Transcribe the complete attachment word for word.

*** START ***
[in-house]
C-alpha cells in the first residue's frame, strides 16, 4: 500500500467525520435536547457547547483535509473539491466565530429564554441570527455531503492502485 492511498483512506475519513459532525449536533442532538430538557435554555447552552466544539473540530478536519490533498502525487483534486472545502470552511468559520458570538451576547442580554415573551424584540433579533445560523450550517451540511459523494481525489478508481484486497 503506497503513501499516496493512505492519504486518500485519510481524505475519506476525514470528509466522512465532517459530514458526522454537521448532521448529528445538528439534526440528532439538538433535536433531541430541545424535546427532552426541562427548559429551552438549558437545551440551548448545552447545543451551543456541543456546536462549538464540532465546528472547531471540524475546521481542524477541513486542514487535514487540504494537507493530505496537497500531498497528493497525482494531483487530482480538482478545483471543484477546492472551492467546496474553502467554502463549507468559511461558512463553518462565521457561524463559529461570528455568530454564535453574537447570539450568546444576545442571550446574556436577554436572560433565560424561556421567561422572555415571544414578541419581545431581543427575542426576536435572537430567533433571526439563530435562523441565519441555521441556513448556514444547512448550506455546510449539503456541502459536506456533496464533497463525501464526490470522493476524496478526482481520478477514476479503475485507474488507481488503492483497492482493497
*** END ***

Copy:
[in-house]
C-alpha cells in the first residue's frame, strides 16, 4: 500500500467525520435536547457547547483535509473539491466565530429564554441570527455531503492502485 492511498483512506475519513459532525449536533442532538430538557435554555447552552466544539473540530478536519490533498502525487483534486472545502470552511468559520458570538451576547442580554415573551424584540433579533445560523450550517451540511459523494481525489478508481484486497 503506497503513501499516496493512505492519504486518500485519510481524505475519506476525514470528509466522512465532517459530514458526522454537521448532521448529528445538528439534526440528532439538538433535536433531541430541545424535546427532552426541562427548559429551552438549558437545551440551548448545552447545543451551543456541543456546536462549538464540532465546528472547531471540524475546521481542524477541513486542514487535514487540504494537507493530505496537497500531498497528493497525482494531483487530482480538482478545483471543484477546492472551492467546496474553502467554502463549507468559511461558512463553518462565521457561524463559529461570528455568530454564535453574537447570539450568546444576545442571550446574556436577554436572560433565560424561556421567561422572555415571544414578541419581545431581543427575542426576536435572537430567533433571526439563530435562523441565519441555521441556513448556514444547512448550506455546510449539503456541502459536506456533496464533497463525501464526490470522493476524496478526482481520478477514476479503475485507474488507481488503492483497492482493497